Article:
The fat body regurgitated. Some mucky froth with lumps spewed out, then some more. Robert was putting off the awful moment. He looked at Florence in the flickering light off the water. She stared back, motionless. The other boat was still lurching toward them. He rolled the body on to its back, tilted the head, and, with a shivering grimace, put his mouth to the fat man’s and blew. As he drew his head away, the body sighed, spewing up more froth and flotsam and a distinct odour of vomit and alcohol. He put his fingers in the mouth and cleared some of it out. Lips curling, he pressed his mouth down again and blew. He had his hand on the chest and could feel it rising dramatically as he blew. The body exhaled again. His disgust slightly dissipated, he got into a rhythm. He heard the other boat come along side. Florence was telling them to tow us ashore and call for an ambulance. Robert kept blowing. “What’s he doing?” someone kept asking from the other boat. “He’s doing it all wrong.” Robert kept blowing. He felt the dinghy tip as one of the other crew clambered aboard. Florence, alarmed, was saying, “What are you doing?”
“That’s my best friend,” slurred a voice behind Robert as he kept blowing. “He’s going to die. You’re not doing it right.” Robert kept blowing. He could feel the boats moving. They were obviously headed toward the shore, but painfully slowly. He blew again. “That’s not the way you’re supposed to do it,” whined the voice behind him. “Leave him alone Alan, let him get on with it,” said another voice. “But he’s gong to die,” said Alan. Robert blew again, and then turned to look at Alan. Robert was in his boiler suit, very wet, and covered in bits of puke and froth. Alan was in his designer jeans and a lovely white pull-the-girls open-at-the-chest party shirt. “You want to do this?” Robert asked. Alan looked at his fat unconscious friend and whimpered, “Charlie, oh Charlie...” Robert blew again. “You’re not supposed to do it like that,” said Alan. Robert turned again. “Well how the fuck AM I supposed to do it asshole?” Alan staggered jerkily past him, the dinghy heaving precipitously, and got into position. He hesitated. The reality of touching mouths was upon him. He hesitated some more. “What the fuck are you doing?” said Robert.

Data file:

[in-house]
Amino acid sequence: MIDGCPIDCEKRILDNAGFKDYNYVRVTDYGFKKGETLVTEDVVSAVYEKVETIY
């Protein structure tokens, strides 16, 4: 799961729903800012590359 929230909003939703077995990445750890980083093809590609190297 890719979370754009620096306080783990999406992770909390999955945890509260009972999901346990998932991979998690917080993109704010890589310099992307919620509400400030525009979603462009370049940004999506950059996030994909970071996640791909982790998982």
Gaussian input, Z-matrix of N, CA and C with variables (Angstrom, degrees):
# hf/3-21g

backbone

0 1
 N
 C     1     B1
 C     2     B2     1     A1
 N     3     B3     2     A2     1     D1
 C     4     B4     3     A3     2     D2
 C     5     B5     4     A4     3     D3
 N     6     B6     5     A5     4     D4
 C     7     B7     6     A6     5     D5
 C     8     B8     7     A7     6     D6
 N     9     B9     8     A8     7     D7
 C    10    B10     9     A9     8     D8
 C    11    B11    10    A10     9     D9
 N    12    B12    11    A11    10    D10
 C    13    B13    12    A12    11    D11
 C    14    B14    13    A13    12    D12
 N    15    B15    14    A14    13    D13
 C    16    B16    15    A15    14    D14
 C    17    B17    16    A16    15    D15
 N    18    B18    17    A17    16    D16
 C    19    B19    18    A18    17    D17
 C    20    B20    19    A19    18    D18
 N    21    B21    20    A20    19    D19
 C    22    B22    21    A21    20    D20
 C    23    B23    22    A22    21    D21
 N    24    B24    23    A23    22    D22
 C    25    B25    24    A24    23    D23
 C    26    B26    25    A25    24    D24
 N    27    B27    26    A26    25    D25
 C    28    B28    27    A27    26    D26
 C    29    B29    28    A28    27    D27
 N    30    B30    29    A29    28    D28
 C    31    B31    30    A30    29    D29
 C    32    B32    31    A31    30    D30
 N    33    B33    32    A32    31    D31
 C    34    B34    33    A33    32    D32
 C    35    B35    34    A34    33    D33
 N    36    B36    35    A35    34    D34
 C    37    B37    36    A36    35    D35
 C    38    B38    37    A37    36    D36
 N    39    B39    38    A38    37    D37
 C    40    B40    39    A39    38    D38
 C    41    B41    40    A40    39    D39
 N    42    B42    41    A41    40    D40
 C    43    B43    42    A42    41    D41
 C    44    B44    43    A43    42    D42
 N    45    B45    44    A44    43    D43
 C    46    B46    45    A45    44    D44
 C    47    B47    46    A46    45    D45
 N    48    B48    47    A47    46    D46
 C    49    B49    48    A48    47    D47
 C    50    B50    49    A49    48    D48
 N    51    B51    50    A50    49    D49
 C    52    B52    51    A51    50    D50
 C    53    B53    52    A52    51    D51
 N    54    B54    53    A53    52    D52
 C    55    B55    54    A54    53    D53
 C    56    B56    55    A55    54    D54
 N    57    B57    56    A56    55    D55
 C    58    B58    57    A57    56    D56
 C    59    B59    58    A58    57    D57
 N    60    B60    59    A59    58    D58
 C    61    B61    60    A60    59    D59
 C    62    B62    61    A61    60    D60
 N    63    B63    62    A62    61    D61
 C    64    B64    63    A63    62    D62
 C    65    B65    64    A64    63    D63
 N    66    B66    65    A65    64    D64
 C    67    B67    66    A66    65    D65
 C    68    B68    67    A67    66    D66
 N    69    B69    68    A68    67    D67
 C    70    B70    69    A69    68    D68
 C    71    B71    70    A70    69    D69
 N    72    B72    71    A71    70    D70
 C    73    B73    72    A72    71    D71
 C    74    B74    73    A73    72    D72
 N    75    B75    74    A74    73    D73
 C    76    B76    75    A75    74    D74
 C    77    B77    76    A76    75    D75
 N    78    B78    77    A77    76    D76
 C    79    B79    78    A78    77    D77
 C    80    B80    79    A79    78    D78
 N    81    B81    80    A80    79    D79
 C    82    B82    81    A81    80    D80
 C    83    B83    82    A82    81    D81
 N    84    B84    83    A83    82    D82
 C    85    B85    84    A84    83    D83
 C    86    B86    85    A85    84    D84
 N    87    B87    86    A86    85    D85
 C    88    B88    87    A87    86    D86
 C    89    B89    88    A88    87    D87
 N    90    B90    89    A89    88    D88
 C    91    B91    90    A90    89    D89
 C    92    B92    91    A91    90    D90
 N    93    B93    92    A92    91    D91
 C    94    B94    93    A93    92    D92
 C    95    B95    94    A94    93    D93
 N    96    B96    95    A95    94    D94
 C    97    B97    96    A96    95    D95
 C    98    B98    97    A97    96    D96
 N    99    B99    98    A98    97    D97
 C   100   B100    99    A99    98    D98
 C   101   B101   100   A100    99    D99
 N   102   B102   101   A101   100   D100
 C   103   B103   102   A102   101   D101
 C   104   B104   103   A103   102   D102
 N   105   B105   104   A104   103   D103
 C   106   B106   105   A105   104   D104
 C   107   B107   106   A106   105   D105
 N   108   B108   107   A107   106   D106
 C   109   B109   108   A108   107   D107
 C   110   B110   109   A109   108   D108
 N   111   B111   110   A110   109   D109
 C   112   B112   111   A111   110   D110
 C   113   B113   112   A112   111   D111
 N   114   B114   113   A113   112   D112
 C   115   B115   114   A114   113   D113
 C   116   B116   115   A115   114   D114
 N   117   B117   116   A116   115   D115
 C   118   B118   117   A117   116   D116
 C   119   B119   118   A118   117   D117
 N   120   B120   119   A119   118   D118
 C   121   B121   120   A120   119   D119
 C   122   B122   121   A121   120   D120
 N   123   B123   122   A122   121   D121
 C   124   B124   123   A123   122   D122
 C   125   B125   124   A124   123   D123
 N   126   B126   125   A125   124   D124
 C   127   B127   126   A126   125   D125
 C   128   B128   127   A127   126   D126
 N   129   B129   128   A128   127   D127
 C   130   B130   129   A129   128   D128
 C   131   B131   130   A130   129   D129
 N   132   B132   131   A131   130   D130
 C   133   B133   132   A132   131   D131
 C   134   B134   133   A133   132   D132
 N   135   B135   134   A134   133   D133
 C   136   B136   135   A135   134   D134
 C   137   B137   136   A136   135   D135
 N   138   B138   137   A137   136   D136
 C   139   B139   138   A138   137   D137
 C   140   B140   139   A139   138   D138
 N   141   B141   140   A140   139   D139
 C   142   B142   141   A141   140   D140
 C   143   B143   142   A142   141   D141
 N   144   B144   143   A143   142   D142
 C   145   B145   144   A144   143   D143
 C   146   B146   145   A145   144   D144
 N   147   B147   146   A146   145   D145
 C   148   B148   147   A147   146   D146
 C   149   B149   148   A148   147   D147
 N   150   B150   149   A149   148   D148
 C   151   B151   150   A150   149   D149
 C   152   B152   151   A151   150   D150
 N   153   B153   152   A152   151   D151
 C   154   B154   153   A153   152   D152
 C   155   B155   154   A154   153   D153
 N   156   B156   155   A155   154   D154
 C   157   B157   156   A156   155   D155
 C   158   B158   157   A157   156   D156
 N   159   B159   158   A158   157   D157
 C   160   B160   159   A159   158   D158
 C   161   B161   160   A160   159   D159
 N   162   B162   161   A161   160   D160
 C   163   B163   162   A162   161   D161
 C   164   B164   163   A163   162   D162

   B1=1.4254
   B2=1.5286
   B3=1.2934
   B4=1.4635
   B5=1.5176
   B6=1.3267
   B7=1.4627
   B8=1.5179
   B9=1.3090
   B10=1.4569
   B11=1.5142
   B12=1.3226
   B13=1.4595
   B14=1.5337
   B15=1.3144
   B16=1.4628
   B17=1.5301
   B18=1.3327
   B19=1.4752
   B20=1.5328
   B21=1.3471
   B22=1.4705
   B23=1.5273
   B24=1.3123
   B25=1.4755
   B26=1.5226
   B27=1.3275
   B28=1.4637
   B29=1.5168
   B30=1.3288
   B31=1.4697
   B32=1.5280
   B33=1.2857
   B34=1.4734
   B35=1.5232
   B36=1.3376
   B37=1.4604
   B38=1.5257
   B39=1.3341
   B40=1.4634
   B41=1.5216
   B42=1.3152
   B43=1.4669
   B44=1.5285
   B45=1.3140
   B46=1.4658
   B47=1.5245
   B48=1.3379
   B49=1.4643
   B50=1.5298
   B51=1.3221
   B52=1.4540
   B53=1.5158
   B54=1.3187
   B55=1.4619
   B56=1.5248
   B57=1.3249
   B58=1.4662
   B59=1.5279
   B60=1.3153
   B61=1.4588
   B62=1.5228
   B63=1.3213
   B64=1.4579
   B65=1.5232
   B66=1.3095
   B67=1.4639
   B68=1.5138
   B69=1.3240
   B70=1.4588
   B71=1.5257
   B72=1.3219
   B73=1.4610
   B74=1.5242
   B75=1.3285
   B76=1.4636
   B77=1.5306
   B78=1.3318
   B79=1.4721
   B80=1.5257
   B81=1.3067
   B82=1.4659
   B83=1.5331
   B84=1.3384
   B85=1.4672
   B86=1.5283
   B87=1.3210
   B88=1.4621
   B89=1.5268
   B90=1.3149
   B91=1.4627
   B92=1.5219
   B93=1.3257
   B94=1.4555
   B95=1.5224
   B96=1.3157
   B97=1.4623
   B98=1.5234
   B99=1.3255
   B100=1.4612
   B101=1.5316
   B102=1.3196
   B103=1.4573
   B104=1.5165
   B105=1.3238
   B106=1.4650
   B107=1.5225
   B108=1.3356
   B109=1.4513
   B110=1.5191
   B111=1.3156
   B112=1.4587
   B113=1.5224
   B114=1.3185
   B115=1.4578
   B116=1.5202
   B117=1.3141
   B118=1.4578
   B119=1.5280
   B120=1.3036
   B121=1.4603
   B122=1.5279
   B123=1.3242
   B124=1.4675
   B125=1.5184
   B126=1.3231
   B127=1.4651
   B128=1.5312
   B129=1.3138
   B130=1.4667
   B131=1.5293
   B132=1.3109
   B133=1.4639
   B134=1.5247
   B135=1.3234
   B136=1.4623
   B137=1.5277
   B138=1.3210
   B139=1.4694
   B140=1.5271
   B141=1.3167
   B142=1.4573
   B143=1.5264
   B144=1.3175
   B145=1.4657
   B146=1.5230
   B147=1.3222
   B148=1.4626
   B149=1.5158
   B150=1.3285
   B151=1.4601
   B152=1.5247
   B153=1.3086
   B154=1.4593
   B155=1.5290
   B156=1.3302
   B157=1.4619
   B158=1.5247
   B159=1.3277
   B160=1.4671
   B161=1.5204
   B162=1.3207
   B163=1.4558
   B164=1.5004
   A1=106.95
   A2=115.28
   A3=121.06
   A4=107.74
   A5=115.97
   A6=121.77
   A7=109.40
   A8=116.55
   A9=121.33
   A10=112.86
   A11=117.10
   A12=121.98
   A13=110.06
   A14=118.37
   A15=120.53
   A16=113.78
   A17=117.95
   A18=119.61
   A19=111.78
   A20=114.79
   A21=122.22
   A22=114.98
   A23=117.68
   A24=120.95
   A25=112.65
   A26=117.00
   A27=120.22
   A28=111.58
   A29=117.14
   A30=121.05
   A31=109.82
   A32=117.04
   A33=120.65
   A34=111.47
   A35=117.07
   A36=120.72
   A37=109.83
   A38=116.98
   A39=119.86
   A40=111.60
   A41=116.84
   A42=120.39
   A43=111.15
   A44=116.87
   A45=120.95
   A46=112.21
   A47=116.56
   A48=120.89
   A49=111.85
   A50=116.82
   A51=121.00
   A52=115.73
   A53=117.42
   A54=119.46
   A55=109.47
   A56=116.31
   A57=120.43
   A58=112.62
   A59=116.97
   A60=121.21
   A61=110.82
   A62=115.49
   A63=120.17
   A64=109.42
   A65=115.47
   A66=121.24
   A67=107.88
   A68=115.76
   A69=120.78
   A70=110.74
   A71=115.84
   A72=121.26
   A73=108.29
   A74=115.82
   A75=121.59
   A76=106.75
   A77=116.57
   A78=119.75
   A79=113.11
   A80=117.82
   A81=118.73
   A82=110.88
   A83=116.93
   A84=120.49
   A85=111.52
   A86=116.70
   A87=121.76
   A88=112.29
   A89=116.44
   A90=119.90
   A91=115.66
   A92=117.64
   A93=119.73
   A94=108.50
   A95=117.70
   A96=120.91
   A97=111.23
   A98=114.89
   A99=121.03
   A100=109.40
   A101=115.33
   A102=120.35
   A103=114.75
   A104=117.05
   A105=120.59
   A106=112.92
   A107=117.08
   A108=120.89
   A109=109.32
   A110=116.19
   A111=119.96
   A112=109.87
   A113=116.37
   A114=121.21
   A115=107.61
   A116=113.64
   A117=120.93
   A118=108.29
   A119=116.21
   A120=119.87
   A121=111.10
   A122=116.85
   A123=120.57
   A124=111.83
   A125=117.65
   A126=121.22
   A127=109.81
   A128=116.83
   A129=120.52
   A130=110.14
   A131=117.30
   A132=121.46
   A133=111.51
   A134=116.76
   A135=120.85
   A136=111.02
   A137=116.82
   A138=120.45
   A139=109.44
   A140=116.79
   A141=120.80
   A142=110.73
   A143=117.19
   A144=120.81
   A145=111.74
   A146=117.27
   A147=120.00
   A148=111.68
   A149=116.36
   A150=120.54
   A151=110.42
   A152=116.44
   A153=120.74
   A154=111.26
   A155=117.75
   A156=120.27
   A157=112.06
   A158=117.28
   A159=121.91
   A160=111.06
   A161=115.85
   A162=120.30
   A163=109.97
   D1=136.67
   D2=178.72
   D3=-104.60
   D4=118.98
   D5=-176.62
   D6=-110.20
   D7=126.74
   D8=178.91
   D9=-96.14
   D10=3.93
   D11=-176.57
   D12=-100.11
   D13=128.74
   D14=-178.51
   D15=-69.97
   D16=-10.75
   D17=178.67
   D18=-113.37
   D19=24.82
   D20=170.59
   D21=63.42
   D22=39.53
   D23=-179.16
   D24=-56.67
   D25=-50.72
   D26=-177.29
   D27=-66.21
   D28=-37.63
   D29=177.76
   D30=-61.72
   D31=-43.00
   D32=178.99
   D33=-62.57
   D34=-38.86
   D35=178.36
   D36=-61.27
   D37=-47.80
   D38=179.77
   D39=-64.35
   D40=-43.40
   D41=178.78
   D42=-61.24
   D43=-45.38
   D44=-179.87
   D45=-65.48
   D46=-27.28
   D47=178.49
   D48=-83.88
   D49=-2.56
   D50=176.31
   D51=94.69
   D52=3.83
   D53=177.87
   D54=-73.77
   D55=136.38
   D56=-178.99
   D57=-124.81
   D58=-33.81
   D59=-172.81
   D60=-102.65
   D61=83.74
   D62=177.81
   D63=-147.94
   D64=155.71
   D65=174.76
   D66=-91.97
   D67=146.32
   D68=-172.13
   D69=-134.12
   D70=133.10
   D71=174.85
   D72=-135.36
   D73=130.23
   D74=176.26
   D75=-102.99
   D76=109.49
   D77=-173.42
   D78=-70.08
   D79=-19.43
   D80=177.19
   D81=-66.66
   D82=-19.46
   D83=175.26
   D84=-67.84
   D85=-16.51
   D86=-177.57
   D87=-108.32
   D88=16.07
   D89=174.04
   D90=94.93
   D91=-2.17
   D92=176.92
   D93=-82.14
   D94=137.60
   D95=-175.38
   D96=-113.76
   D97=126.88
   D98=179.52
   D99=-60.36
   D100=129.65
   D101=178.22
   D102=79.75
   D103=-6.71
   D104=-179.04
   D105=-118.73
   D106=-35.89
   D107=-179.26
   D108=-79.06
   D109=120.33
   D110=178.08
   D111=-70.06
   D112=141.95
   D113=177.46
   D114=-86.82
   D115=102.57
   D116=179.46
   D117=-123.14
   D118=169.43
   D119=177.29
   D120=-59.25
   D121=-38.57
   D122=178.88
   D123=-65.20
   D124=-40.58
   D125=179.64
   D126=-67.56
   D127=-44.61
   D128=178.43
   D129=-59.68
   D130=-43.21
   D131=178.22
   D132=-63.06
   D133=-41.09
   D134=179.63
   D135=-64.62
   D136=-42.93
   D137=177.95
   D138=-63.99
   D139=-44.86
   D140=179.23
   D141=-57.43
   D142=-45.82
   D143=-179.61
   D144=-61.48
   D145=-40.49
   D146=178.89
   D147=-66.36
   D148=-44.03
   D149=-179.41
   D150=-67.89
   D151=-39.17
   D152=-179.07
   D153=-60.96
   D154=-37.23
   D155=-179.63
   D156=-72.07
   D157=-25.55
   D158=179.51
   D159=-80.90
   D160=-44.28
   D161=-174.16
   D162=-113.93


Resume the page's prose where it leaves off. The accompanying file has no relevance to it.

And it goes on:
Alan said, “Oh Charlie, oh Charlie, what’s happened to you.”
“You’ve got to blow you fucking dickhead,” said Robert.
Alan finally put his mouth down and blew a tiny useless little puff. He lifted his head again and started saying, “Charlie oh Charlie, my best friend...”
“You’ve got to keep blowing, and harder,” said Robert. Voices from the other boat began to concur. “Blow Alan, blow harder, blow more...”
Alan got into a pathetic sort of rhythm. The delicate little puffs not even making the dead man’s chest heave. He kept stopping to reflect on the passage of their friendship. The boats were nearer the shore. A police car had arrived and two cops were standing awkwardly at the water’s edge. The boats ran aground.
“You’re going to have to get you feet wet pal,” called Robert to one of the cops. They both splashed forward. Alan looked up at them imploringly. They dragged the fat body off the dinghy and through the shallow water to the shore. Then stood and looked at it. Robert looked at Florence. She was incredulous, her eyes wide. Alan and his pals from the other boat sloshed ashore and also stood looking at the body. An ambulance arrived, lights blazing. Two guys jumped out and crouched next to the body and began pumping.
Robert washed his mouth compulsively with river water as Florence rowed them back to the Keir Hardie. They got aboard. Robert made for the cupboard, grabbed the bottle of brandy and swished his mouth out. He kept gargling and spitting. He couldn’t get the awful taste of puke and spittle and death out of his mouth. He was brushing his teeth for the third time as Florence rowed back to her house.
A few days later he read in the local newspaper that the man was DOA. Nevertheless, they wanted to interview "the hero" who'd tried to save him. Good thing he was leaving town.
© 2013 Deacon Martin